Consistent with the methodology used to map habitat containing features essential to the conservation of the Santa Barbara and Central populations of the California tiger salamander, we began mapping habitat by buffering known salamander breeding locations by a distance of 0.70 mi (1.1 km) to capture dispersal and upland habitat use. Trenham et al.(2001), investigated movements of California tiger salamanders between breeding ponds and projected that 0.70 mi (1.1 km) would encompass 99 percent of all interpond dispersal (Trenham et al.2001).
Buffering known breeding sites by 0.70 m (1.1 km) will also encompass both the breeding habitat and the upland habitat surrounding the ponds where juvenile and adult California tiger salamanders live during the majority of their life cycle. California tiger salamanders frequently move from their breeding ponds in search of suitable upland refugia. A mark-recapture study demonstrated that California tiger salamanders commonly moved between ponds separated by 2,200 ft (671 m) (Trenham et al.2001), and in another study, 16 percent of juvenile captures occurred at 2,296 ft (700 m) (Trenham et al.2001). Trenham and Shaffer (in review) estimated that conserving upland habitats within 2,200 ft (671 m) of breeding ponds would protect 95 percent of California tiger salamanders at their study location in Solano County. Finally, a buffer of 0.70 m (1.1 km) will help protect breeding site watersheds, which is important for two reasons: (1) to ensure that the amount of water entering the pond is not altered in a manner that would allow for colonization of breeding sites by non-native predators, which can prey upon California tiger salamander eggs and larvae; and (2) to preserve water quality by minimizing the entry of sediments and other contaminants to the breeding ponds.
See Figure 1 for map of an alternative we are considering in our approach to this designation for the Sonoma County DPS of the California tiger salamander.[The GPO has not yet made images accessible. Image EP17NO05.002]
New Information ↑
Occupation Since Time of Listing ↑
We have new records of California tiger salamanders within the same vernal pool complexes in which salamanders were known at the time of listing. We have also identified one additional breeding site containing a complex of vernal pools generallydescribed as the Duer/Kelly Farms site, located west of the Hall Road Preserve and north of the intersection of Highway 12 and Duer Road. Any of the breeding sites or vernal pool complexes may contain one or more breeding pools in a given year, and the number and location of breeding pools within a complex varies from one year to another. Individual salamanders have been detected both in breeding pools and in the surrounding uplands (e.g., road kills, trapping during surveys).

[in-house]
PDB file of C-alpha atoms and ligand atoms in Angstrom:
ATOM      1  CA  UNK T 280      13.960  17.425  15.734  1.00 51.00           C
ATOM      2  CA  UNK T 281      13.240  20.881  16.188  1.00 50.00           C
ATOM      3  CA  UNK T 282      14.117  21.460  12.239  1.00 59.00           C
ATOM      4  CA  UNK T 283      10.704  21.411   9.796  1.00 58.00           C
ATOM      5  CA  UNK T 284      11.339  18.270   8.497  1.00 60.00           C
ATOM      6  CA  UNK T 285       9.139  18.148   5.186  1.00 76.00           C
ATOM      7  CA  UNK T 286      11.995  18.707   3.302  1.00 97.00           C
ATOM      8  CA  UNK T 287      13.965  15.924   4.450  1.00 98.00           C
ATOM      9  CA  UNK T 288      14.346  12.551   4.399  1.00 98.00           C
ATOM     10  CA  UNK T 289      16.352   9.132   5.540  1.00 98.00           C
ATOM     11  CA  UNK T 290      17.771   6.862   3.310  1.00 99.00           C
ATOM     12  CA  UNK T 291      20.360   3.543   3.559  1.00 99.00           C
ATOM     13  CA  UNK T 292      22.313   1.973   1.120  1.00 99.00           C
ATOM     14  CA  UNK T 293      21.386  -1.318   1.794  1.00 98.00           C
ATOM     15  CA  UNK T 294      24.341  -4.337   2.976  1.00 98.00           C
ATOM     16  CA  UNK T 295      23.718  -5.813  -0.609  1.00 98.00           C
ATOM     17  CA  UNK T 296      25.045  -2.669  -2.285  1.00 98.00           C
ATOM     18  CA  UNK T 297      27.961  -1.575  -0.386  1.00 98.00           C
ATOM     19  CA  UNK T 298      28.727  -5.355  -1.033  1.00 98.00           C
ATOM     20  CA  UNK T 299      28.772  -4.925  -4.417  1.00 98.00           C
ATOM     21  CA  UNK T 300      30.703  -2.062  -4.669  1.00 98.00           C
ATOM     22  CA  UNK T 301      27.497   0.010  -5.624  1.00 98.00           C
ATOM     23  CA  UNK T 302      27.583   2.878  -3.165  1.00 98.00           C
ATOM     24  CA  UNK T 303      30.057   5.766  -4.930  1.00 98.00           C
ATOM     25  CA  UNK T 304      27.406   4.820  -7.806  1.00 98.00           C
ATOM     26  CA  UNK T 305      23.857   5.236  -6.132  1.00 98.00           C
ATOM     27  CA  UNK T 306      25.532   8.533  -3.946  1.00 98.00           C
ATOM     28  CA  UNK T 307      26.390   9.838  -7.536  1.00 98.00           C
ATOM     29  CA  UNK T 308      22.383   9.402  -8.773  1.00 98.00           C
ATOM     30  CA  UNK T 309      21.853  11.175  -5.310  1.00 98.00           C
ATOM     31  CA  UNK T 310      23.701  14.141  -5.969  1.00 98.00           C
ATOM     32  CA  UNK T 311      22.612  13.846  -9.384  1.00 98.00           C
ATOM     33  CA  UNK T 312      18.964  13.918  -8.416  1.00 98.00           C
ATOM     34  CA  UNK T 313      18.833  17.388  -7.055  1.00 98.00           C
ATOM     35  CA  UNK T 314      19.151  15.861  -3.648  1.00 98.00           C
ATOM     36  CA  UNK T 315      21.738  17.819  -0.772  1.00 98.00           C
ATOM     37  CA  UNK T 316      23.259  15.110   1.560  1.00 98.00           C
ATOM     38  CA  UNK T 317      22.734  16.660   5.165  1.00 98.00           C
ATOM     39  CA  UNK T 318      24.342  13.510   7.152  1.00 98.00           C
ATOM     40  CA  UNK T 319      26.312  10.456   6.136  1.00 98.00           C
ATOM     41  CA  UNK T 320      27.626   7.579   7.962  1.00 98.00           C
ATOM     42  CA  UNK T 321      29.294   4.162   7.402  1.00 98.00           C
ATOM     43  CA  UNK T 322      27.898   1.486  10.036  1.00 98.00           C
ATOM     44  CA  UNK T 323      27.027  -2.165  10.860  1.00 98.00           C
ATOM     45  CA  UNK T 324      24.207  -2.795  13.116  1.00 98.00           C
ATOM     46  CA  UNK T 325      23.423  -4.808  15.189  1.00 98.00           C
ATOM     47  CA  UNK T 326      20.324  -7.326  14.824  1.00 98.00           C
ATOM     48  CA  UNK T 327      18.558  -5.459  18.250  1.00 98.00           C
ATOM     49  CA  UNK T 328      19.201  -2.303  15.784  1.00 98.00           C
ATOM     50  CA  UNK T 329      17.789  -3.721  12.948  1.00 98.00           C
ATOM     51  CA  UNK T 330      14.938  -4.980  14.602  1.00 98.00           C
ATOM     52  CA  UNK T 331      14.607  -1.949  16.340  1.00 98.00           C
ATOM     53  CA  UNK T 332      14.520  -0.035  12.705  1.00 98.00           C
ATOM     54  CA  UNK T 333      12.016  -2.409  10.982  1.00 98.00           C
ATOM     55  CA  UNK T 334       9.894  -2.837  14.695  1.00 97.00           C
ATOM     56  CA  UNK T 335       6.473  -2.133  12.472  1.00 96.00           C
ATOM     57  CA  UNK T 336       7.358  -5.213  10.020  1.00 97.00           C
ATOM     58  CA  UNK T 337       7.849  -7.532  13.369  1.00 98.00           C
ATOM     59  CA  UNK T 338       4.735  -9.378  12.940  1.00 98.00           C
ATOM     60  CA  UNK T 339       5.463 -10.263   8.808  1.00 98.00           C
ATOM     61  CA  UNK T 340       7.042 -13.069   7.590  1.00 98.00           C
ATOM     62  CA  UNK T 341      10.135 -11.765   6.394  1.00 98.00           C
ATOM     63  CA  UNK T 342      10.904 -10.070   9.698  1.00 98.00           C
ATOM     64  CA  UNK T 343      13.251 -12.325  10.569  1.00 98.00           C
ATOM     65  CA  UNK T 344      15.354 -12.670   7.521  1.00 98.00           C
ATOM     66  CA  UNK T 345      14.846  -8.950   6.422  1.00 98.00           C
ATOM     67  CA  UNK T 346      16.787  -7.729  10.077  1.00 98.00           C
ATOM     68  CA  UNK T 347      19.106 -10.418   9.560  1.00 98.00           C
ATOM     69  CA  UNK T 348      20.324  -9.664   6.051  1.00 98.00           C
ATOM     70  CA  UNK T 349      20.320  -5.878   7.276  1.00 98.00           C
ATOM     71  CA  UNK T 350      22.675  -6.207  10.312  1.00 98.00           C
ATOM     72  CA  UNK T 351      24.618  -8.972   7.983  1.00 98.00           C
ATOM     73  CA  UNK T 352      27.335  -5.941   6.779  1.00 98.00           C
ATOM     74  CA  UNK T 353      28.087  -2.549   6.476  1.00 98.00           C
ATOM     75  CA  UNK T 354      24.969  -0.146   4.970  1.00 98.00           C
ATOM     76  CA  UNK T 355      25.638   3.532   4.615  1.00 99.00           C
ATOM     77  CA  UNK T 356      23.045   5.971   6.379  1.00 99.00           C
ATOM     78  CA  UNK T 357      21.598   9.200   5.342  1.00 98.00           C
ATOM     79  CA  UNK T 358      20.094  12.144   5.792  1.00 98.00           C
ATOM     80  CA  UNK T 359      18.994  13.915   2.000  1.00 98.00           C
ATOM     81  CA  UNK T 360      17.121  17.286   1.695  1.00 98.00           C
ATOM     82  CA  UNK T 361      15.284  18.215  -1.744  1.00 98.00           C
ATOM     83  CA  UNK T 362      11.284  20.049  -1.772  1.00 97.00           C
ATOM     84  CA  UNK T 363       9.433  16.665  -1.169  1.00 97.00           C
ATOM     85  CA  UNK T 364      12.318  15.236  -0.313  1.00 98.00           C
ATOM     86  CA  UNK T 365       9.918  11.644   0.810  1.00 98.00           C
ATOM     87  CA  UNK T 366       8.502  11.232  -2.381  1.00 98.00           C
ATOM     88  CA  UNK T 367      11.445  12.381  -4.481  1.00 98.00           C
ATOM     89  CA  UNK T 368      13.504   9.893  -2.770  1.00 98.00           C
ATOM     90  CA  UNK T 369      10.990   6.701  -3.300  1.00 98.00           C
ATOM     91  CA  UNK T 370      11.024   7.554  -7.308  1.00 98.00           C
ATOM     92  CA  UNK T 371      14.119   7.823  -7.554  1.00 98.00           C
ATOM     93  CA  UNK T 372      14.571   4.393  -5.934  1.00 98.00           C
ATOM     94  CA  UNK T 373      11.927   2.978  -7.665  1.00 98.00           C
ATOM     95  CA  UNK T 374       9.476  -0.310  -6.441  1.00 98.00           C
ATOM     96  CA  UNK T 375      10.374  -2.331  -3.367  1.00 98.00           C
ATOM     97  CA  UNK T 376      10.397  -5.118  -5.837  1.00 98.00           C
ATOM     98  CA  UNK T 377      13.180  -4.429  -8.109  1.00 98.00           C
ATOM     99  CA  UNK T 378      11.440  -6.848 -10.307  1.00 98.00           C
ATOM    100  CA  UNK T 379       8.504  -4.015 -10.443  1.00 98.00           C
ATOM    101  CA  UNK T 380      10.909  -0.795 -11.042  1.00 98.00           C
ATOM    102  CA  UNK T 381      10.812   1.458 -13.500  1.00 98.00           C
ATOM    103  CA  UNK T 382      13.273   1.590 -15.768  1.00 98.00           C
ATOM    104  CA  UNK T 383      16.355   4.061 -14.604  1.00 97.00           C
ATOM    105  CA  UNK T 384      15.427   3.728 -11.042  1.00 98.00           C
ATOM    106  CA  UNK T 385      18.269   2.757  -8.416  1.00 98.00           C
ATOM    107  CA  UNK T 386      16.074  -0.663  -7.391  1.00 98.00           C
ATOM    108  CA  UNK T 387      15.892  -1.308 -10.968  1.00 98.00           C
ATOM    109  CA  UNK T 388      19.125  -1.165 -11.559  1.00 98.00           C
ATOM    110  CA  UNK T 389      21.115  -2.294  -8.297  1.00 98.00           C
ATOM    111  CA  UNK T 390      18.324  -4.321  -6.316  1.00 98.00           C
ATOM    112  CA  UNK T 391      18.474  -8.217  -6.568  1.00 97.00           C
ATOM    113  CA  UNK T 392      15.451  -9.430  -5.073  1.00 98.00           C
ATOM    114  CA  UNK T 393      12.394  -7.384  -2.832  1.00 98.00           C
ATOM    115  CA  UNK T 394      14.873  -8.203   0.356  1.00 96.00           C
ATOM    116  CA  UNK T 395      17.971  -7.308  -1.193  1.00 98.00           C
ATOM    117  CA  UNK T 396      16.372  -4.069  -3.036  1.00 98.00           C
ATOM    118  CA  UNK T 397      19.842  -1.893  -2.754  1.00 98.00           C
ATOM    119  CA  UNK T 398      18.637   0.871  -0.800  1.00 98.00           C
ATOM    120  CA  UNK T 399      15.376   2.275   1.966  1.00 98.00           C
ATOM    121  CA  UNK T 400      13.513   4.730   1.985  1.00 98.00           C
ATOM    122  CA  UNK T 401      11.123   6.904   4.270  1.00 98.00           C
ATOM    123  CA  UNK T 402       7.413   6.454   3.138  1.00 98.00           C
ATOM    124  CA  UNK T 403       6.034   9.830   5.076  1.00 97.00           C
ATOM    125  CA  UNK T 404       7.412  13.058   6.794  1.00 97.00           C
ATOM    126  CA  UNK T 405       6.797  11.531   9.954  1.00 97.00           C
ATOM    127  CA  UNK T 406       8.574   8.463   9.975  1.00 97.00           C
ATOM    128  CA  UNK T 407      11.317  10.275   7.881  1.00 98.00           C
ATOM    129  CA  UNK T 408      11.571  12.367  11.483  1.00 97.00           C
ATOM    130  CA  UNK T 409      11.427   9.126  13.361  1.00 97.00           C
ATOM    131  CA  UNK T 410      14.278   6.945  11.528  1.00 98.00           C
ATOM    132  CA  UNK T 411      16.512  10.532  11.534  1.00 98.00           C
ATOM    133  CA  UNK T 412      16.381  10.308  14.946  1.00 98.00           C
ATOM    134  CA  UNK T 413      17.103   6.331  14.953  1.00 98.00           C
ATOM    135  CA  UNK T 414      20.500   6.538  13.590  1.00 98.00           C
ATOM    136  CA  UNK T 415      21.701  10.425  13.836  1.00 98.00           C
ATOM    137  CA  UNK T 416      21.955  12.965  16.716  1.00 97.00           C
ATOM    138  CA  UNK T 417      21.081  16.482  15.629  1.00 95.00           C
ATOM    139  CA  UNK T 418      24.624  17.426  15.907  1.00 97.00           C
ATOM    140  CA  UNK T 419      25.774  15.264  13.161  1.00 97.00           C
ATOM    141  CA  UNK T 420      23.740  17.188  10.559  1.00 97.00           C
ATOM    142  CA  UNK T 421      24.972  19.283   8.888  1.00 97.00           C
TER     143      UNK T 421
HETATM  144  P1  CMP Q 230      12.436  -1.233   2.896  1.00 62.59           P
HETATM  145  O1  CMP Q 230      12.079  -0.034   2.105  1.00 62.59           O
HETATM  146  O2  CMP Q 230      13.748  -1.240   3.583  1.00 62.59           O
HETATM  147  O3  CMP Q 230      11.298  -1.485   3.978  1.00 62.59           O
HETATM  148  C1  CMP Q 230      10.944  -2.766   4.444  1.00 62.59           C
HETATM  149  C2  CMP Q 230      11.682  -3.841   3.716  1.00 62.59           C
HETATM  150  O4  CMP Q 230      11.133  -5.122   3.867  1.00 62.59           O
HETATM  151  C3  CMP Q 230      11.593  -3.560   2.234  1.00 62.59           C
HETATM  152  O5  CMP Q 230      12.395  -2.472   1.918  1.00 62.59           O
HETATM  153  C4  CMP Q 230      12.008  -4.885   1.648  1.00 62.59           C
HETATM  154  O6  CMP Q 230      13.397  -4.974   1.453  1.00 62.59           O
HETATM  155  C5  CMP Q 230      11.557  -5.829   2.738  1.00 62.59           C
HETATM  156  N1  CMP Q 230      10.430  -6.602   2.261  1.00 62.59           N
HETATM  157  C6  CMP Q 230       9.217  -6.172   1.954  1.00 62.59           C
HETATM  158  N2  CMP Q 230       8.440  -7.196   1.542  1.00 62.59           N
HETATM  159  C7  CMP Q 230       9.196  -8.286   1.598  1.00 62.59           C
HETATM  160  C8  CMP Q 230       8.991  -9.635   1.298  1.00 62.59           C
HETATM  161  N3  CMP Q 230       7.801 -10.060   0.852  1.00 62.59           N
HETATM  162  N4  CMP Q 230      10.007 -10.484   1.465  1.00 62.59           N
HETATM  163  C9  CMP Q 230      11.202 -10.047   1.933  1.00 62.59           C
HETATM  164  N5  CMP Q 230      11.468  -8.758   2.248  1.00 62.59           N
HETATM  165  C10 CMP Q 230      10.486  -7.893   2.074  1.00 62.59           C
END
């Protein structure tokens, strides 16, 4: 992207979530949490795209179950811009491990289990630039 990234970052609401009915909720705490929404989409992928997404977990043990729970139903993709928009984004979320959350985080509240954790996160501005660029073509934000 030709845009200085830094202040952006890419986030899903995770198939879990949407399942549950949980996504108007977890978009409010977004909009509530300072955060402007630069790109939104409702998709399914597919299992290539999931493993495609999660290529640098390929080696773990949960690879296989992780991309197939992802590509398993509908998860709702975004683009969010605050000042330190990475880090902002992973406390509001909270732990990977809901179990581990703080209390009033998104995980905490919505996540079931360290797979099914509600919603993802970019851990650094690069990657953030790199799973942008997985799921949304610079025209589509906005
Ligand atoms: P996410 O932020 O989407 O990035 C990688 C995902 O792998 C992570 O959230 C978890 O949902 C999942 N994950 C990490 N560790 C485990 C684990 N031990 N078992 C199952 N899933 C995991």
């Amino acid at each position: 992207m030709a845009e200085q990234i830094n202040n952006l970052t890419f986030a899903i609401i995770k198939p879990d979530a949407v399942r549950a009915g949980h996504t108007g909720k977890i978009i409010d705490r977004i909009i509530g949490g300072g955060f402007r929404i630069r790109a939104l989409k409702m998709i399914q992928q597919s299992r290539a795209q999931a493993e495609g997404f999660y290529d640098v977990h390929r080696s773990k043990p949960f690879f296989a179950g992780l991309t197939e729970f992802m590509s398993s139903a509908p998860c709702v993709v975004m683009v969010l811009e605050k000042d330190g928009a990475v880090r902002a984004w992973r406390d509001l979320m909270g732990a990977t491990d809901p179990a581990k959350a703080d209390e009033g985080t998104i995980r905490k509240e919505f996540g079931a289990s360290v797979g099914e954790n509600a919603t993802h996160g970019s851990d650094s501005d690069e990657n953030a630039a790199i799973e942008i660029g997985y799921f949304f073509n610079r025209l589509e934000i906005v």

Potential Exclusions ↑
There are no federal lands or approved habitat conservation plans within the proposed designation. The following exclusions to the alternative under section 4(b)(2) may be considered:
▪ Most or all of the alternative designation, on the basis of the conservation benefits that will be provided by the draft Santa Rosa Plain Conservation Strategy.
▪ Some or all of the alternative designation, on the basis of economics.
▪ Vernal pool preserves owned and managed by California Department of Fish and Game (acreage estimate currently unavailable).
▪ Conservation banks owned by private landowners and managed for the benefit of California tiger salamander and other vernal pool species (acreage estimate currently unavailable).
Future Refinements ↑
At this time we are unable to further refine the attached map, however, we recognize that upland habitat features will influence California tiger salamander movements within a particular landscape. Therefore, where we have site-specific information on those features, such as land use, topography, and geologic landform, we intend to restrict the proposed essential habitat lines to reflect that information. Examples of features we intend to remove from the final designation of critical habitat would likely include: (1) Commercial or residential developed areas; (2) upland habitat separated from the breeding habitat by a substantial barrier (e.g., State Highway); (3) habitat types within dispersal distance unsuitable for California tiger salamanders; (4) areas that do not provide underground refugia because they cannot support small mammal burrowing systems due to geological features; or (5) other such areas that do not contain sufficient PCEs to support the California tiger salamander.
The economic impact of the alternative on land development is $195,863,729. The revised impact on transportation projects is $426,000. The total revised cost of designation is thus $196,289,729, or $17,316,226 annualized over 20 years. In the event that portions of critical habitat within the urban growth boundaries are excluded, the cost drops to $128,008,620. These findings are summarized in Table 1. Table 2 displays these impacts by census tract, as well as impacts if the portion of each tract within the urban growth boundary (UGB) is excluded.
Table 1.—Revised Economic Impacts of Designation ↑
|Land Development (UGB excluded)||128,008,620|
Table 2.—Impacts by Census Tract ↑
|FIPS||UGB not excluded||UGB excluded||Transportationimpacts|
The primary author of this notice is the staff of the Sacramento Fish and Wildlife Office.
The authority for this action is the Endangered Species Act of 1973 (16 U.S.C. 1531et seq.).Dated: November 10, 2005. Craig Manson, Assistant Secretary for Fish and Wildlife and Parks.